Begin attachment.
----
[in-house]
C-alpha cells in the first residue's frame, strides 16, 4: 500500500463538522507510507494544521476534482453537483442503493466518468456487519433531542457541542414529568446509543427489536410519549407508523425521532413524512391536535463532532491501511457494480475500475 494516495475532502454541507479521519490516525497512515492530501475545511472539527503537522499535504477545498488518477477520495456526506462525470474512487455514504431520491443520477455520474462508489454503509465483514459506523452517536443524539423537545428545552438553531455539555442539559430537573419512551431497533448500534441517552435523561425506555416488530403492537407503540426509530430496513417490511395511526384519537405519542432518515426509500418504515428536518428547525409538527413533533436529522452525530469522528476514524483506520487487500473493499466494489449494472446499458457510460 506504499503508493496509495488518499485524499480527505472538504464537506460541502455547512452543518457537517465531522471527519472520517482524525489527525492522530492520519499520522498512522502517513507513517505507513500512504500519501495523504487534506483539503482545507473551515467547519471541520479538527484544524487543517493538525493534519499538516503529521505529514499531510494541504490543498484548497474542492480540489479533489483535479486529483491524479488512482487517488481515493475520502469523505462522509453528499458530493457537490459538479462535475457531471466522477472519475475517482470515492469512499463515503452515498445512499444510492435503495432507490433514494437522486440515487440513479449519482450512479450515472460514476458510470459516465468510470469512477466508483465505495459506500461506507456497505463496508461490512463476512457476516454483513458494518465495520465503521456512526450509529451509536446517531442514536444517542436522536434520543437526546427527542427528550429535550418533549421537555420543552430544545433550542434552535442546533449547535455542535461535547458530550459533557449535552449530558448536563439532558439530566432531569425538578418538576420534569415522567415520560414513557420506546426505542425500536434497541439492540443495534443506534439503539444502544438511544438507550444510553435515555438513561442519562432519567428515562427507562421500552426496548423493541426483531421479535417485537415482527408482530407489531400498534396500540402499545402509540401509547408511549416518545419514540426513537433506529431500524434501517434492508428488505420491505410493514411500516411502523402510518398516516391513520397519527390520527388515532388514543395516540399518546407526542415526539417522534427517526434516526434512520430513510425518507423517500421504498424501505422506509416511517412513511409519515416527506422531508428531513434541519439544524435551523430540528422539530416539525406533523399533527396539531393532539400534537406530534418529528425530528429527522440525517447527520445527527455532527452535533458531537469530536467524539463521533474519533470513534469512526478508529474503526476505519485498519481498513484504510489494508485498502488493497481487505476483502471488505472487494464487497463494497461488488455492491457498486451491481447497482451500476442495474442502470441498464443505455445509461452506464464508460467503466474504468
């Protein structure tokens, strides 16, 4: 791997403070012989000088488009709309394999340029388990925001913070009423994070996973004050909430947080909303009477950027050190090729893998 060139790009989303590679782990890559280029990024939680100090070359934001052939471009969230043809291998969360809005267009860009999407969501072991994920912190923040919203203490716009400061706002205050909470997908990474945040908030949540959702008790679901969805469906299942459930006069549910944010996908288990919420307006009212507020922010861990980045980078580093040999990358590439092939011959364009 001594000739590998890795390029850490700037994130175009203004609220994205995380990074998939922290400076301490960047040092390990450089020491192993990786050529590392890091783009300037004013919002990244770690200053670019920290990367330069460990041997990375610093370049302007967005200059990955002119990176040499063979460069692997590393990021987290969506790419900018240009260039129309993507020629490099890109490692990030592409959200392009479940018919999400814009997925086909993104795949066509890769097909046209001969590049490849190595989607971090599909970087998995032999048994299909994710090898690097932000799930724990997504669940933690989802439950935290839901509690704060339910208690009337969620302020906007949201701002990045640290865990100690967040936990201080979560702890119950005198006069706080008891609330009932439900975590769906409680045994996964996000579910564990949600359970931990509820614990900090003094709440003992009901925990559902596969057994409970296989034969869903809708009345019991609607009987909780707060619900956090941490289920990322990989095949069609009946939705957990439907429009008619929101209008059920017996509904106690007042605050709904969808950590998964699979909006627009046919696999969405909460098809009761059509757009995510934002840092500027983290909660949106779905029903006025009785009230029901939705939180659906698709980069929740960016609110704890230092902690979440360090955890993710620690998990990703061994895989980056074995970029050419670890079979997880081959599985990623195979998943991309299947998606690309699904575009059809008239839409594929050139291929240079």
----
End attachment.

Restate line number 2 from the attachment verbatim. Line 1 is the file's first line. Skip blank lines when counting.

C-alpha cells in the first residue's frame, strides 16, 4: 500500500463538522507510507494544521476534482453537483442503493466518468456487519433531542457541542414529568446509543427489536410519549407508523425521532413524512391536535463532532491501511457494480475500475 494516495475532502454541507479521519490516525497512515492530501475545511472539527503537522499535504477545498488518477477520495456526506462525470474512487455514504431520491443520477455520474462508489454503509465483514459506523452517536443524539423537545428545552438553531455539555442539559430537573419512551431497533448500534441517552435523561425506555416488530403492537407503540426509530430496513417490511395511526384519537405519542432518515426509500418504515428536518428547525409538527413533533436529522452525530469522528476514524483506520487487500473493499466494489449494472446499458457510460 506504499503508493496509495488518499485524499480527505472538504464537506460541502455547512452543518457537517465531522471527519472520517482524525489527525492522530492520519499520522498512522502517513507513517505507513500512504500519501495523504487534506483539503482545507473551515467547519471541520479538527484544524487543517493538525493534519499538516503529521505529514499531510494541504490543498484548497474542492480540489479533489483535479486529483491524479488512482487517488481515493475520502469523505462522509453528499458530493457537490459538479462535475457531471466522477472519475475517482470515492469512499463515503452515498445512499444510492435503495432507490433514494437522486440515487440513479449519482450512479450515472460514476458510470459516465468510470469512477466508483465505495459506500461506507456497505463496508461490512463476512457476516454483513458494518465495520465503521456512526450509529451509536446517531442514536444517542436522536434520543437526546427527542427528550429535550418533549421537555420543552430544545433550542434552535442546533449547535455542535461535547458530550459533557449535552449530558448536563439532558439530566432531569425538578418538576420534569415522567415520560414513557420506546426505542425500536434497541439492540443495534443506534439503539444502544438511544438507550444510553435515555438513561442519562432519567428515562427507562421500552426496548423493541426483531421479535417485537415482527408482530407489531400498534396500540402499545402509540401509547408511549416518545419514540426513537433506529431500524434501517434492508428488505420491505410493514411500516411502523402510518398516516391513520397519527390520527388515532388514543395516540399518546407526542415526539417522534427517526434516526434512520430513510425518507423517500421504498424501505422506509416511517412513511409519515416527506422531508428531513434541519439544524435551523430540528422539530416539525406533523399533527396539531393532539400534537406530534418529528425530528429527522440525517447527520445527527455532527452535533458531537469530536467524539463521533474519533470513534469512526478508529474503526476505519485498519481498513484504510489494508485498502488493497481487505476483502471488505472487494464487497463494497461488488455492491457498486451491481447497482451500476442495474442502470441498464443505455445509461452506464464508460467503466474504468